by PA5DD, Uffe Lindhardt


Being QRV on microwaves can involve being QRV at 5,6 or 7 different bands. Contests and band openings often requires fast QSY between these bands, as well as simultaneous operation on more than one band at a time (e.g. talkback). To fulfill these requirements puts high demands on the station design.

This article tries to give some hints as to how this can be done.



In order to be simultaneously QRV on different bands, more than one transceiver is needed. As the choice of talkback varies (144 MHz, 432 MHz, 1296 MHz etc.) even more transceivers could be needed.

This naturally gives some switching problems when it comes to one headphone and one CW keyer.

For the audio part I have made a "Headphone amplifier box" which takes the standard 200mV AF output available on most commercial transceivers as input. For the sake of standardization I have equipped all my transceivers (6 in all covering 1.8 MHz trough 24 GHz) with phono plugs for the AF output. Inside the box I have a switch to select one of the AF inputs. The input is then amplified before being fed to the headphone. Result: I do not have to plug my headphones in and out all the time.

Taking advantage of the concentration of audio signals in the amplifier box, I have fitted a switchable audio CW filter and an isolated tape recorder / sound card output in the AF line going into the amplifier.

For CW keying I have chosen to key all transceivers in parallel. I am assuming, that only one transceiver will be transmitting at a time, so do not use break-in, or all your transceivers will be transmitting simultaneously. On the other hand this system removes any switching requirement for the CW key.

In order to achieve keying in parallel and having isolation between the keying inputs of the transceivers, I have chosen to make a keying serial "bus", which is active high. This bus keys a series of NPN switching transistors, one for each transceiver. The bus is driven from my electronic keyer, which has an active high (inverse) output. Extra inputs to the bus for a handkey or PC interface can be added by means of an inverting circuit (e.g. PNP transistor).

This is the circuit diagram:



In order to bring down the transceiver count, it is natural to use the same transceiver for more microwave bands. I prefer to use separate RX & TX cables for the IF connection to my microwave transverters. This "dual line" approach makes it easier to introduce separate attenuation in the RX or in the TX branch, when there is a need to adjust the signal levels. It also gives more transparency during fault detection on a mast mounted transverter. Furthermore I use split RX & TX cables also on the lower bands, so my transceivers already have separate RX & TX connectors.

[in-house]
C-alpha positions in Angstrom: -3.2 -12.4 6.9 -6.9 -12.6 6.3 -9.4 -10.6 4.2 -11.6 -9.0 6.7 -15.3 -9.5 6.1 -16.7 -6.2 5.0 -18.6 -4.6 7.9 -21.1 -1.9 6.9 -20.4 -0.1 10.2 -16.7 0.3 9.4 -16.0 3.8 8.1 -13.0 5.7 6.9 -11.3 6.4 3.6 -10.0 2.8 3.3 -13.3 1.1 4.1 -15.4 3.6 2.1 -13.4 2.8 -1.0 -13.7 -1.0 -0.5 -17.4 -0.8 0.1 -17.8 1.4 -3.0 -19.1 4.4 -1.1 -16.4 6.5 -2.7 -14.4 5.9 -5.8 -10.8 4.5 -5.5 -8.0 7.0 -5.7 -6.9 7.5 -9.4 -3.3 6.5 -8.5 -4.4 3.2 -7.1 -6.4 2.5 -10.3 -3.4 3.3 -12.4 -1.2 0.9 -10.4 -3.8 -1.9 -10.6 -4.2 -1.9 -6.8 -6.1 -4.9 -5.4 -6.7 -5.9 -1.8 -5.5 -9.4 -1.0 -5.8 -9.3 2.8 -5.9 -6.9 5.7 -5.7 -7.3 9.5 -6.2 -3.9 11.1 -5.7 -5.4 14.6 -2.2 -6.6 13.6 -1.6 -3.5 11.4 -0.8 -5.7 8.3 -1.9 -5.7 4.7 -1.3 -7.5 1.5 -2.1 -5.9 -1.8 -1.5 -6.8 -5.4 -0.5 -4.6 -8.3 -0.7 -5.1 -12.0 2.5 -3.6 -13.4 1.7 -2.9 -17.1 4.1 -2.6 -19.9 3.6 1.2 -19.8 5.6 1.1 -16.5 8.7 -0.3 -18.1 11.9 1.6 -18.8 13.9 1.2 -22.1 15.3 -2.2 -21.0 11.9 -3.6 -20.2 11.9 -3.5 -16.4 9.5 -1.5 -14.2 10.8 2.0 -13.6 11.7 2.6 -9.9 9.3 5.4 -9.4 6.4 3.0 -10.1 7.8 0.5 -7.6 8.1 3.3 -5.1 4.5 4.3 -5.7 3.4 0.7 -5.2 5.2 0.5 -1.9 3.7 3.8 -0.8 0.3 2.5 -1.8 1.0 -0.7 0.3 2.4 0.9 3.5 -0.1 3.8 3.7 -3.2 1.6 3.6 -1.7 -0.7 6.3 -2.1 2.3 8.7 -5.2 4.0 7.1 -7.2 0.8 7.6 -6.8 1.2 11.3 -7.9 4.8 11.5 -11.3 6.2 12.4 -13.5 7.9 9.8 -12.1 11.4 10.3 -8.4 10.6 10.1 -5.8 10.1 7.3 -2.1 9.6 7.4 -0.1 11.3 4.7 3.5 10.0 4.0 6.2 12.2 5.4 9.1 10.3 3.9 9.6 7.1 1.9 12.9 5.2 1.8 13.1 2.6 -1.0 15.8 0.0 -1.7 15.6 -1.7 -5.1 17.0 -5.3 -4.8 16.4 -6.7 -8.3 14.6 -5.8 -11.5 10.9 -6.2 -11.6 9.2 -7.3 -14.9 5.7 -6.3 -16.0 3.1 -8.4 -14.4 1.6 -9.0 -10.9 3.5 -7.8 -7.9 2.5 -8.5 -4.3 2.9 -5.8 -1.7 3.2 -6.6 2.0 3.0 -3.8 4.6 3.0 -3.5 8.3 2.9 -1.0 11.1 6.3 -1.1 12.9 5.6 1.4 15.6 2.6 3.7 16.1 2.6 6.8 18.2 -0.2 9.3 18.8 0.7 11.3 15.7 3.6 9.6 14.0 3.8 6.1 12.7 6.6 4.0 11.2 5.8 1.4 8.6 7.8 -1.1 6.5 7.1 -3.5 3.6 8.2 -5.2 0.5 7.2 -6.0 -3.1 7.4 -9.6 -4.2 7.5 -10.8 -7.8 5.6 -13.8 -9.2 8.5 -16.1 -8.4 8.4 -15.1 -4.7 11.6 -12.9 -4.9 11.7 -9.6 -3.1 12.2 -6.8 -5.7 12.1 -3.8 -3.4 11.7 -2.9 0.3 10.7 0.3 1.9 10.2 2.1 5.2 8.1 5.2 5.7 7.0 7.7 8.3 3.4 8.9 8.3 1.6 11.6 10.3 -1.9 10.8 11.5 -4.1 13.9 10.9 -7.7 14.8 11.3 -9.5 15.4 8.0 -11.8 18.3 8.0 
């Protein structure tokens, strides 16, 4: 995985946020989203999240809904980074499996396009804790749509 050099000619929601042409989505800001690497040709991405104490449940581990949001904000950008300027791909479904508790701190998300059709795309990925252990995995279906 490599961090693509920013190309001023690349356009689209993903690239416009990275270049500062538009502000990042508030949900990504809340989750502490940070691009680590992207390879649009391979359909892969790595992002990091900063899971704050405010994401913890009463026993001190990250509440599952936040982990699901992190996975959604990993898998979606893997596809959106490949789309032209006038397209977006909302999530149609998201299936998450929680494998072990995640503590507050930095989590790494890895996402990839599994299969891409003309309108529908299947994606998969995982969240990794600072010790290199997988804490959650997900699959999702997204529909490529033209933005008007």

I order to speed up the process of QSYing from one band to another, I have built some IF switches. Since separate switches are needed in each branch (RX & TX), and maybe a third switch for the TX control signal, I have chosen low cost DC relays.

These relays do not provide too much isolation on 144/432 MHz, but that is of less importance. I am using small "sugar cube" relays, which have a metal cover, that can be used for grounding.

These relays can be found surplus at reasonable prices, and by using more relays a split of 2,4 or more IF outputs can be provided. If you are using a preamp and a PA on the fundamental band of the transceiver, then even that band could be connected to one of the IF outputs.

The relays could be internal or external to the transceiver, but it is an advantage, if the switching can be controlled from the transceiver. In my ICOM 402 I use the S-meter light switch voltage to switch the relays as well, this gives a good visual indication of which band I am on (e.g. lights off is 6cm, and lights on is 3cm).



In order to make an efficient use of antenna mast space, it becomes desirable to make use of multiband antennas, e.g. a parabolic dish with a multi band feed. If at the same time the transverters have been placed in the mast to minimize cable losses, a need for switching between the antenna and the transverters occurs.

Fortunately multi pole microwave relays are available e.g. TRANSCO 14300, which is a SP4T relay. In order to make the switching as seamless to the operator as possible, I decided to make some control logic, that switches the relay to a given band when the transverter of that band is switched to TX. Afterwards the relay stays in that position until another transverter is switched to TX.

With this system the operator simply has to flick the PTT on a given band to acquire a connection to the multi band antenna. The control logic was realized with D-flip/flops, connecting the TX/RX switching signals (e.g. 12V_TX) output signals of the transceivers to the inputs, and using the RX-to-TX transition of any of the signals to clock the flip/flops. The schematic shows a system for four bands using the TRANSCO relay.